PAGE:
By studying individual cardiac cells from heart failure patients, researchers have identified molecular signatures that point to biological mechanisms of disease.
Single-cell map of heart failure suggests possible therapeutic targets
Scientists from the Precision Cardiology Lab (PCL) of the Broad Institute of MIT and Harvard and Bayer have generated detailed maps of a variety of cell types in the heart that are involved in two major causes of heart failure: dilated and hypertrophic cardiomyopathy (DCM and HCM), which both impair the heart’s pumping ability.
The team’s findings, published today in Nature, suggest specific cell types and biological mechanisms that could be targeted by new treatments. Heart failure is one of the most common causes of hospitalization in the United States. Existing drugs are limited and many patients ultimately die from heart failure.
To create their cellular maps, the researchers used single-nuclei RNA sequencing (RNA-seq), which reveals which genes are active and at what levels in individual cells. They studied heart tissue from patients with late-stage heart failure and found that DCM and HCM heart cells expressed different genes than non-failing hearts, but that gene expression profiles were similar for DCM and HCM patients. Some cardiomyopathy patients also had a unique set of fibroblasts, or connective tissue cells, that the researchers think could contribute to tissue scarring in heart failure and could be a target of future treatments.
This study builds on a previous effort to catalog individual cells in the healthy human heart, and is the result of close collaboration with the team of Ken Margulies, a professor of medicine and heart failure physician at the University of Pennsylvania. Mapping cells involved in distinct forms of heart failure could help researchers identify markers that would allow them to differentiate between disease types and predict clinical outcomes.
“Right now, almost all forms of heart failure are all treated similarly, regardless of their cause,” said Patrick Ellinor, who led the team and is an institute member at the Broad, director of the Demoulas Center for Cardiac Arrhythmias at Massachusetts General Hospital, and a professor at Harvard Medical School. “Our goal was to ask, in people with disease, are there cell populations or genes expressed that are different between health and disease? And yes, we found that genes indicating highly active cardiac fibroblasts were found in some patients with disease.”
"Bayer and Broad scientists worked side by side to generate, analyze, and validate the data in this study. This level of collaboration between academia and the pharmaceutical industry is extremely rare," said Carla Klattenhoff, senior director and head of the joint Precision Cardiology Laboratory of Bayer and the Broad. "This map is an amazing resource for the cardiology field."
"This is an important scientific contribution towards deepening our understanding of disease to deliver precision medicines for cardiology," added Ulrich Nielsch, head of Therapeutic Area 1 at Bayer.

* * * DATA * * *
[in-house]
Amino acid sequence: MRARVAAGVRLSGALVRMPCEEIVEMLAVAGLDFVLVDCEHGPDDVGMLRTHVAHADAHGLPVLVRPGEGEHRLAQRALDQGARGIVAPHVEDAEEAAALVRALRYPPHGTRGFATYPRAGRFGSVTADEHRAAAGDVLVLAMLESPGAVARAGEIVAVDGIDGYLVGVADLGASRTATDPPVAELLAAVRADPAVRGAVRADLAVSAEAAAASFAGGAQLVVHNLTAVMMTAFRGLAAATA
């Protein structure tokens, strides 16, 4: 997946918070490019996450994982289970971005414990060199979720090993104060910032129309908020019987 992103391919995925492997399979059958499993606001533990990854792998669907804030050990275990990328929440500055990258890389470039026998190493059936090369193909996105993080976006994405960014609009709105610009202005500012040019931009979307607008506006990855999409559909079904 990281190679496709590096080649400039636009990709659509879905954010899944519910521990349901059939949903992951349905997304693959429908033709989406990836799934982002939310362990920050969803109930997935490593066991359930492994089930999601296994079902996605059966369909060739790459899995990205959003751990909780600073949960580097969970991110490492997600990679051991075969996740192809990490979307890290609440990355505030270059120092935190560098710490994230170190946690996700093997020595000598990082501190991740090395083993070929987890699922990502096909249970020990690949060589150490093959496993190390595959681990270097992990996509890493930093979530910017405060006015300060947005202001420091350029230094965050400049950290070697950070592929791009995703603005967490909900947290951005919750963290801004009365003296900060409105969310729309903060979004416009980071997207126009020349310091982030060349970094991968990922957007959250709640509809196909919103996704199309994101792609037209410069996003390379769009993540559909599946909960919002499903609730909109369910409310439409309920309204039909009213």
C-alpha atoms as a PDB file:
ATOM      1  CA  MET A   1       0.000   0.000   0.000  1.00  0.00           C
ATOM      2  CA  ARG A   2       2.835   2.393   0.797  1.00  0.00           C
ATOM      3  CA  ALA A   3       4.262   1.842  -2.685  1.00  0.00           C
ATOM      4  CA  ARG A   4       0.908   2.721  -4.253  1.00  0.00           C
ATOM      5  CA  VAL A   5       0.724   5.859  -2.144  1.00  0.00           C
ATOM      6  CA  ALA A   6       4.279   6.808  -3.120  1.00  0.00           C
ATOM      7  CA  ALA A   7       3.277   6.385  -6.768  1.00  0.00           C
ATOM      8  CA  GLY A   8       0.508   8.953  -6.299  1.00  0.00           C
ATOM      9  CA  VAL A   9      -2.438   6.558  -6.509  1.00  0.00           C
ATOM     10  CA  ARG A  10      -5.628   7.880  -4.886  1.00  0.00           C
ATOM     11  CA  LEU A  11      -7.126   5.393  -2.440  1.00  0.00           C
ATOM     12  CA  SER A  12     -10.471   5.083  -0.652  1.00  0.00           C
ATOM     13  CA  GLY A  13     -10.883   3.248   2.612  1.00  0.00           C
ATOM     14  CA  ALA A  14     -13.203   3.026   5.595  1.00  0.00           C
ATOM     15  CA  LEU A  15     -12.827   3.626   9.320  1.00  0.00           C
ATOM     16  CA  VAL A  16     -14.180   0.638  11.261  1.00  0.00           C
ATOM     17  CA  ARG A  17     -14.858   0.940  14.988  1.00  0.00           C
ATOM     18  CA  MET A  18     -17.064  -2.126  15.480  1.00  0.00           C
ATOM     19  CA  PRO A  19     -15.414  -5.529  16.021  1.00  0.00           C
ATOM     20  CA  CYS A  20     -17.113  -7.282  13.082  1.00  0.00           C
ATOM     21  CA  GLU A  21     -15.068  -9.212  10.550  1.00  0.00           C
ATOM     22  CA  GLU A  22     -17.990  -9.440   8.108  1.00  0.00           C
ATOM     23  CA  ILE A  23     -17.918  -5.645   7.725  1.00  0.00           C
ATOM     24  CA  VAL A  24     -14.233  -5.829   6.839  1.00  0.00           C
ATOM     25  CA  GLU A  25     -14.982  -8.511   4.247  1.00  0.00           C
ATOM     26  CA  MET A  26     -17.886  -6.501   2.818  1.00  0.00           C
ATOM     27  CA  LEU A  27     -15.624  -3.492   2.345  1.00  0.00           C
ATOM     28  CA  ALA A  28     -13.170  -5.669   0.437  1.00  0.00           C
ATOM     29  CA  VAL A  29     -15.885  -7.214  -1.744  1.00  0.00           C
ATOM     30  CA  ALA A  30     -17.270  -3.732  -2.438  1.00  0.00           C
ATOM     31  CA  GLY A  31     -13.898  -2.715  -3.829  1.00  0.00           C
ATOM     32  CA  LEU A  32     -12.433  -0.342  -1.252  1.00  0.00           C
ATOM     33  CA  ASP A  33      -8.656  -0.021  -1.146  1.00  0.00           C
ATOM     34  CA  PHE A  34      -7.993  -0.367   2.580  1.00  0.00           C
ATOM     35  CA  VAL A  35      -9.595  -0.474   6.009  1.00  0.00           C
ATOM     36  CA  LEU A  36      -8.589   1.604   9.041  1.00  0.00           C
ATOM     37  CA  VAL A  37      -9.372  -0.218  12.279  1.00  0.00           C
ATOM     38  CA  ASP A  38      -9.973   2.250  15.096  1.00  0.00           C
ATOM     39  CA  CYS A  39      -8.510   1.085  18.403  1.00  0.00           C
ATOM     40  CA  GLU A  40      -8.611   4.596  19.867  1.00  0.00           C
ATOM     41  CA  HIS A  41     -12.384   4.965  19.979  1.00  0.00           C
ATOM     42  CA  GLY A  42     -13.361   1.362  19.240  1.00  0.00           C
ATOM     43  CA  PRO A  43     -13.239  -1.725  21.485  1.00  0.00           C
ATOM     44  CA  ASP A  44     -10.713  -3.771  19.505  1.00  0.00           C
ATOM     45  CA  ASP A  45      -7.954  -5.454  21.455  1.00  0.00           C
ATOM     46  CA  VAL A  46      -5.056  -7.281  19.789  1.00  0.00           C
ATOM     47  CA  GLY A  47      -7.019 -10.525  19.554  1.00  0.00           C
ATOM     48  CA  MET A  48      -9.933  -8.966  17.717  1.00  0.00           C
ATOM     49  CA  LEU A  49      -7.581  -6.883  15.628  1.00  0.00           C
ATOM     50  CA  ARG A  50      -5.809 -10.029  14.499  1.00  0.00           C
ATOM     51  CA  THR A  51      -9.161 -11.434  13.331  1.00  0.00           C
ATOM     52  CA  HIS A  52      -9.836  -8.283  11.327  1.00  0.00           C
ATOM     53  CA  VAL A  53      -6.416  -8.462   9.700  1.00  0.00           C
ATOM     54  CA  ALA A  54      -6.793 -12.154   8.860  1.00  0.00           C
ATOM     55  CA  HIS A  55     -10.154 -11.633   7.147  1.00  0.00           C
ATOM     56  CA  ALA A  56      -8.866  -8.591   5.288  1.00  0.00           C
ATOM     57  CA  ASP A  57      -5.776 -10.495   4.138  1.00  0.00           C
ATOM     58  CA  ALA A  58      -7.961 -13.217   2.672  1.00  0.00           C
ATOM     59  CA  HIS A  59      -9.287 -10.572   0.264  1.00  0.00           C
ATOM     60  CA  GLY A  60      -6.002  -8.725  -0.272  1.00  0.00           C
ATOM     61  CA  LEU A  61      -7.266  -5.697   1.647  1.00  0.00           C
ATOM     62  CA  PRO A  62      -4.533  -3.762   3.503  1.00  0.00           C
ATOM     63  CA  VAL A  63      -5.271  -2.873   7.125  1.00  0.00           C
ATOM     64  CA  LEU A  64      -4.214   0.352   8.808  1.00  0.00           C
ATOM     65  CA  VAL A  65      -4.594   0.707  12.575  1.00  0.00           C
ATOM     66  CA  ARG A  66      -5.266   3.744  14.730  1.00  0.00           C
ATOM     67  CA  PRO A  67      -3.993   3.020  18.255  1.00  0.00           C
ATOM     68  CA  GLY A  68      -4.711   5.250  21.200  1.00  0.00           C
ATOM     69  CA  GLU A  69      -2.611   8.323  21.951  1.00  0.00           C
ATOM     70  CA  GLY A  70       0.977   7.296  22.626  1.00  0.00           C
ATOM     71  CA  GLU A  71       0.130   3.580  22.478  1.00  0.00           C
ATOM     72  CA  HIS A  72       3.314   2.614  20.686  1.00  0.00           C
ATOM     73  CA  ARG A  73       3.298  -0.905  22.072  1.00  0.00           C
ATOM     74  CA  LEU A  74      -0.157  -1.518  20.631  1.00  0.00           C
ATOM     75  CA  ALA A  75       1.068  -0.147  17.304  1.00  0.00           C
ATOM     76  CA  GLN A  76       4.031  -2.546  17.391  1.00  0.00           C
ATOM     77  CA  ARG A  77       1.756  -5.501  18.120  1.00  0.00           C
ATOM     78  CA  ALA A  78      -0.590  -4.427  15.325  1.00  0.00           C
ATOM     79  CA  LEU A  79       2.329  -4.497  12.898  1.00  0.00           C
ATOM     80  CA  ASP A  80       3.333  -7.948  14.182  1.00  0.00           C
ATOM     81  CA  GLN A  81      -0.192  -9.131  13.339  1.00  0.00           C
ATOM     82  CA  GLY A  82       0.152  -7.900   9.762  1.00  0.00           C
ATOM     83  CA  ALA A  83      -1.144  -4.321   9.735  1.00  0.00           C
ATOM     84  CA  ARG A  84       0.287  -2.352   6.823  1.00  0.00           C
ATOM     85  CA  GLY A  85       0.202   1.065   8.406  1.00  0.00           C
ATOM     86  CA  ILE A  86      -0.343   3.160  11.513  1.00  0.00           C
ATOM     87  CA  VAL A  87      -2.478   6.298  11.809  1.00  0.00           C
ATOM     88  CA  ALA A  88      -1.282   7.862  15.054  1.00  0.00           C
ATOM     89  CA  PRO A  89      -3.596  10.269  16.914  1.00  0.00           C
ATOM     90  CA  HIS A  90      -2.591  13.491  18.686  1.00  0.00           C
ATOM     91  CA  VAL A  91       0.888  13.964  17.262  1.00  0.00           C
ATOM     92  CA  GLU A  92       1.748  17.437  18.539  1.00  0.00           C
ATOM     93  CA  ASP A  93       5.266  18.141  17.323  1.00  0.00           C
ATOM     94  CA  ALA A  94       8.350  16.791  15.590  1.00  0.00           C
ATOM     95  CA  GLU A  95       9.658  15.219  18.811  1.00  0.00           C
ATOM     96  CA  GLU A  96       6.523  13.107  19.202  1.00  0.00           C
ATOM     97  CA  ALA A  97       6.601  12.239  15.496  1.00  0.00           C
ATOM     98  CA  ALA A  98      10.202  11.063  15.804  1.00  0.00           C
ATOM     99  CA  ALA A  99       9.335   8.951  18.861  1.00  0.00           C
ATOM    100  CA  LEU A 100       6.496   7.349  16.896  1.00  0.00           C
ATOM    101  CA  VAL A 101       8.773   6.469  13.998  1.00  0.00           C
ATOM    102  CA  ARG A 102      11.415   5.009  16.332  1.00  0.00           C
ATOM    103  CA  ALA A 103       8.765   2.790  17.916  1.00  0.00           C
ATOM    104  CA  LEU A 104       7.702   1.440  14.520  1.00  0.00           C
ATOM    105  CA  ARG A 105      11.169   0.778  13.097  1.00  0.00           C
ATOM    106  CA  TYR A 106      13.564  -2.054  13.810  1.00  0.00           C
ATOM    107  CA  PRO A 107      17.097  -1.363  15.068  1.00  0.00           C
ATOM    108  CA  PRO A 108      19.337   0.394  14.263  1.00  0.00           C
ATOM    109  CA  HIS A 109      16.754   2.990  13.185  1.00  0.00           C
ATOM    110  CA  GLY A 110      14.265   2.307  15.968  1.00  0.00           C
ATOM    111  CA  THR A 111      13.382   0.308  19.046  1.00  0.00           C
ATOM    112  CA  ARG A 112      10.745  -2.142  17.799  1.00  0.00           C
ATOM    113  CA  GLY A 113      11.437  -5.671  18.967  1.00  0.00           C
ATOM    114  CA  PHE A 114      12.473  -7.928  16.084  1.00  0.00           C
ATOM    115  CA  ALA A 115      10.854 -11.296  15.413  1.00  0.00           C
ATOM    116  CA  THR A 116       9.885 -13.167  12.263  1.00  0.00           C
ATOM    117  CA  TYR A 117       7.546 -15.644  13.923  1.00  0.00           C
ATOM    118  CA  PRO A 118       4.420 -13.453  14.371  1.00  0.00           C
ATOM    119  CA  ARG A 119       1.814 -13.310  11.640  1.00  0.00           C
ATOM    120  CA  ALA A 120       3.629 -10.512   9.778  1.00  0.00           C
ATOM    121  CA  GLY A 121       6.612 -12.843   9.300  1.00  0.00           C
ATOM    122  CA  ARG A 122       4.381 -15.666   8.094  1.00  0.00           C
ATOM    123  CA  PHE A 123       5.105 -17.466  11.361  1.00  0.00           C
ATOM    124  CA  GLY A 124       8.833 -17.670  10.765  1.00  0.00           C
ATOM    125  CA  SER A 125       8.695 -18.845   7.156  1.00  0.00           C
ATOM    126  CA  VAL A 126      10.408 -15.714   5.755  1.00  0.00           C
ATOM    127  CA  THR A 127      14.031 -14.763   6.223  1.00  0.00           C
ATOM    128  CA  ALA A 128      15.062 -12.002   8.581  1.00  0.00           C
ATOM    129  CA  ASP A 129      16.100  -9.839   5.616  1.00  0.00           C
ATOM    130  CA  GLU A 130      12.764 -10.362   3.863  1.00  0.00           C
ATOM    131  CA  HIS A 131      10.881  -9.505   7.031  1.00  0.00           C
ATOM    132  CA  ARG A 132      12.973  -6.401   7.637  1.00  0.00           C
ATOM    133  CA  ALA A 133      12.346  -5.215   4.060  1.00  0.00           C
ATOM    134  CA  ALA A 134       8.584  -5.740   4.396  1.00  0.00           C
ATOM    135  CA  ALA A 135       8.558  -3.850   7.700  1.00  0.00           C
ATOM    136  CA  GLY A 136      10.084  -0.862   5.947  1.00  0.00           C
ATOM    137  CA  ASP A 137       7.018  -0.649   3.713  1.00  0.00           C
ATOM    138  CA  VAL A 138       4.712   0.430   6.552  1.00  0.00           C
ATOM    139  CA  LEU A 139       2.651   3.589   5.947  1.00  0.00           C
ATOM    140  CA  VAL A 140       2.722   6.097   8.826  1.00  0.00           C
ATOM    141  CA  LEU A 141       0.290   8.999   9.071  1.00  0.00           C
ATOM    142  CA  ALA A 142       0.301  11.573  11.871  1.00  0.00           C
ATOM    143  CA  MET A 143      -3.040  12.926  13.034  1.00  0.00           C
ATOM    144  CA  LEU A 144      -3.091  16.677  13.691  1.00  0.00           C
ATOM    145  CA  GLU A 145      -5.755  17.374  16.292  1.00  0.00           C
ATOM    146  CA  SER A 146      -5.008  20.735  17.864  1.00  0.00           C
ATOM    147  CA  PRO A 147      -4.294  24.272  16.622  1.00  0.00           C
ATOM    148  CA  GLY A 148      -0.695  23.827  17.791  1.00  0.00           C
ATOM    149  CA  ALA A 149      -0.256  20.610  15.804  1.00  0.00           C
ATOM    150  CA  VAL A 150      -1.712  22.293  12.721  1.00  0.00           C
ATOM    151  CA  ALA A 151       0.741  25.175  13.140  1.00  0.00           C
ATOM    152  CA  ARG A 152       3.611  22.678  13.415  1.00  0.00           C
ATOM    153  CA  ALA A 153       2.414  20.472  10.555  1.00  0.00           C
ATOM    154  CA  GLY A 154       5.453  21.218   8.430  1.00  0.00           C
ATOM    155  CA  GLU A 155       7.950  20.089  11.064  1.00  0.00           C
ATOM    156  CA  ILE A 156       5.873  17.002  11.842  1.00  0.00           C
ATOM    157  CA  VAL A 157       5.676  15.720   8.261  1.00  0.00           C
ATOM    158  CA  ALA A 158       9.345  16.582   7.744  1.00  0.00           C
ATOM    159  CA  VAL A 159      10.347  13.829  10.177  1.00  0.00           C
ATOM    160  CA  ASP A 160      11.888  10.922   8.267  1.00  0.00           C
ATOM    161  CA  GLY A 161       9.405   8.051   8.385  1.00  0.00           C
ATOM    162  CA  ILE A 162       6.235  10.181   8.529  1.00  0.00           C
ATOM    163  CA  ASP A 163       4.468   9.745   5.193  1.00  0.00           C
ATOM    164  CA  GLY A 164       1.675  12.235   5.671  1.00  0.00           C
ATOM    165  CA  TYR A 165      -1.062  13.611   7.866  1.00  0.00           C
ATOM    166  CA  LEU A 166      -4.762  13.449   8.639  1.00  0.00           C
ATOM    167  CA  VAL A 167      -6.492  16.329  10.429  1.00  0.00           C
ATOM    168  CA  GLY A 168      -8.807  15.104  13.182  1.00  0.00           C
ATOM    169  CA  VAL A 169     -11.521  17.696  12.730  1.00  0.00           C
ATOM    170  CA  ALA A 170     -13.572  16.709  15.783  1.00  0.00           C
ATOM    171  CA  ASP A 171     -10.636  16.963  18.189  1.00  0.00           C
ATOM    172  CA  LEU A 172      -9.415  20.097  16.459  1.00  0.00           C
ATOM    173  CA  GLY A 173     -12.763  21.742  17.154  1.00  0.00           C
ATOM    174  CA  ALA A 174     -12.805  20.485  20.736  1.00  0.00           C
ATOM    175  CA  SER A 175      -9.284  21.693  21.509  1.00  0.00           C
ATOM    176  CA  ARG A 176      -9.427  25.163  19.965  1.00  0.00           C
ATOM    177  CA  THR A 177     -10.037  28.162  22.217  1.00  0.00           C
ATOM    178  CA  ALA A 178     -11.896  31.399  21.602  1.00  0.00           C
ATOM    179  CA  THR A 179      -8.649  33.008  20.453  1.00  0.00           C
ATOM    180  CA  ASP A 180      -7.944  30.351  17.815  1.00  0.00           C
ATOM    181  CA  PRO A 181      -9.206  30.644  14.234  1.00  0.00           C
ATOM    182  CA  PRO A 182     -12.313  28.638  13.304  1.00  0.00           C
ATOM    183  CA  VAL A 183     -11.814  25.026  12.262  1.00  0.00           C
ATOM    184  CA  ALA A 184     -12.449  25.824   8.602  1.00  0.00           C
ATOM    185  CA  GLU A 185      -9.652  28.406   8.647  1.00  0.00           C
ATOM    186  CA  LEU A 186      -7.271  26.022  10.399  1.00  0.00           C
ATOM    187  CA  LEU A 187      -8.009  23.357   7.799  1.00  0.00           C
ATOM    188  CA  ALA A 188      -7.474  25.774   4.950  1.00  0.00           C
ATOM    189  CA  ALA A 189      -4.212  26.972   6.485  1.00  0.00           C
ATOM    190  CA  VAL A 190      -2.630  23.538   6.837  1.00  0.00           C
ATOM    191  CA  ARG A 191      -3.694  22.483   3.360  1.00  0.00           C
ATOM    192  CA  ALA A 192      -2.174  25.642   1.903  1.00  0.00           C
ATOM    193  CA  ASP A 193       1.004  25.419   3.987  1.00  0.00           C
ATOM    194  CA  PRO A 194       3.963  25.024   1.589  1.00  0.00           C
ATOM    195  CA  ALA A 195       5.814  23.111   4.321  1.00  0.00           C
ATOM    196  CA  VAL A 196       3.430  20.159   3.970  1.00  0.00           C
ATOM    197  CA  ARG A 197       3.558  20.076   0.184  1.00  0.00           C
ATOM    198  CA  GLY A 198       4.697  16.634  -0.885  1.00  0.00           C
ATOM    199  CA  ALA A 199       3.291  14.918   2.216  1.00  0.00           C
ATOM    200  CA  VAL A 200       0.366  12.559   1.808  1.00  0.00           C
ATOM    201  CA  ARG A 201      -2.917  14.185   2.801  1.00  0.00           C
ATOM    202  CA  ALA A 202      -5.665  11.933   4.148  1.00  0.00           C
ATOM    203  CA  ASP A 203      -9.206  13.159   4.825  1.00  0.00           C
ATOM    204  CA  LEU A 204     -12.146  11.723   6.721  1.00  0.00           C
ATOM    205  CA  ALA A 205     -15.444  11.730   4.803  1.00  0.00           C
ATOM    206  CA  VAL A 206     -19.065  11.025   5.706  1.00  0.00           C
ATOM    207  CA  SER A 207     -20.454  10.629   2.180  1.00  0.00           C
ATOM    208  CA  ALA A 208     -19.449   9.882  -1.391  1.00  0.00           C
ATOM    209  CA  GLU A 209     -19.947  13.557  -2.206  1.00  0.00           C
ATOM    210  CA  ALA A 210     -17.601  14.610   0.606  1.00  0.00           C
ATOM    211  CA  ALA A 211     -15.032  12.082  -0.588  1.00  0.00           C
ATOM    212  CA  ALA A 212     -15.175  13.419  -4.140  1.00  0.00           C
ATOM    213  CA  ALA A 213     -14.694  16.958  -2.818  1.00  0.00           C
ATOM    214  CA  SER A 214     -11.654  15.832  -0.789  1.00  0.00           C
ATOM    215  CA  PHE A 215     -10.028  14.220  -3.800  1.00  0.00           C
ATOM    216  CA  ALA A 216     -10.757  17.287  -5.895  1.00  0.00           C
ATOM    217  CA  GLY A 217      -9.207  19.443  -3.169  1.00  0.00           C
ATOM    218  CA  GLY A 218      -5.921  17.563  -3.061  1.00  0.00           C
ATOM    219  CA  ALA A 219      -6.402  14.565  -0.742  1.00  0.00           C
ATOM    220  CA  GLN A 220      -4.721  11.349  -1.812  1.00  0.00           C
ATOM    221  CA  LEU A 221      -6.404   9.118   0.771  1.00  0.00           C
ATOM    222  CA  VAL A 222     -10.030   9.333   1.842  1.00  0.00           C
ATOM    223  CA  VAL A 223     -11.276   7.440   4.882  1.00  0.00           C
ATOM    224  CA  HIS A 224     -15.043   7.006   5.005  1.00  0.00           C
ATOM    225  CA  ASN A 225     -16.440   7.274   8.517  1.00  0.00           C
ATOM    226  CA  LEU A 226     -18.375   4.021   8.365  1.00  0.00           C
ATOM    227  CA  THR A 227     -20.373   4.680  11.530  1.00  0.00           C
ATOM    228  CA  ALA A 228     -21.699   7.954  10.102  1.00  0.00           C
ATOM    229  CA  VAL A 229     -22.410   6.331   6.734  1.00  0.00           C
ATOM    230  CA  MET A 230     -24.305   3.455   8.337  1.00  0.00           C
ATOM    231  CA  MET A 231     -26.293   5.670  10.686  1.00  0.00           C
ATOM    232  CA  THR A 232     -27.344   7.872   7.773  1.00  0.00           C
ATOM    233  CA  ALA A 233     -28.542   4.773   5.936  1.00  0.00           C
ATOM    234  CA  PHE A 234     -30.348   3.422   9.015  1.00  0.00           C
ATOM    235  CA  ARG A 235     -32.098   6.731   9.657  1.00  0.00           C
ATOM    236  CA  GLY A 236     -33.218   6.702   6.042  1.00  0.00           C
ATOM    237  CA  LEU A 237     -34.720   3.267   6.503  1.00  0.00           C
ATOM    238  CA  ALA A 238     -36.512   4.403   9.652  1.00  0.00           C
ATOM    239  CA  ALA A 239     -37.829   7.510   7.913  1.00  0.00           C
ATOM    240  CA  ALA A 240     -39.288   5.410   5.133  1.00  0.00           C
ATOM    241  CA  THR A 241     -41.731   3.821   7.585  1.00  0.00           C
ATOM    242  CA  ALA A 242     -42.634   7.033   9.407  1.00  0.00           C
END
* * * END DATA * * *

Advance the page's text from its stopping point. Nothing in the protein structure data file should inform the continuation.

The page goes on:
Cell by cell
Previous studies have found that failing hearts have unique gene expression profiles, or transcriptomes, compared to healthy hearts, but that work generated only single genetic fingerprints for the entire heart. Using single nuclei RNA-seq, by contrast, Ellinor’s team used computational methods to separate transcriptional signatures by cell type. This also allowed them to pick up signatures of rare cell types whose signals might have been drowned out in bulk analysis.
In their study, the scientists looked at DCM and HCM, which cause heart failure in different ways. In DCM the left ventricle of the heart dilates and its walls thin, and in HCM the heart’s walls grow stiffer and thicker. To their surprise, the researchers found that despite these differences, the conditions have the same transcriptional fingerprint. With further research, this finding could help physicians better identify which forms and stages of heart failure are similar and which aren’t, and fine-tune treatments accordingly.
Ellinor’s team also found that the abundance of certain heart cell types differed between cardiomyopathy and healthy patients. Failing hearts had fewer muscle cells but more fibroblasts than non-failing hearts, which could indicate the presence of scar tissue. Among these fibroblasts, the researchers also discovered a unique population in only failing hearts. “It was striking to us how specific the transcriptional profile of these cells really was,” said Mark Chaffin, a computational scientist at the Broad and first author of the study. “There were thousands of these nuclei in cardiomyopathy hearts compared to virtually none in non-failing hearts.”
Using CRISPR screens, the team studied the function of key genes that differentiated this population of fibroblasts from normal cardiac fibroblasts. They found that several genes were necessary for cardiac fibroblasts to transition from a dormant to an active state, in which cells form scar tissue that can impede heart pumping. Chaffin says these genes could be possible targets of future treatments for chronic scar tissue formation, or fibrosis.
In the future, the researchers hope to find a way to detect heart failure in its earliest stages in patients, by looking for signs of certain types of fibroblasts or higher levels of scarring in the heart. To achieve this goal, the team has started investigating whether they can detect markers of activated fibroblasts in blood.
Ellinor’s team will also work to generate single-cell maps of other cardiovascular conditions including ischemic heart disease and atrial fibrillation.
This work was supported by Bayer AG, the Leducq Foundation, the National Institutes of Health, and the American Heart Association.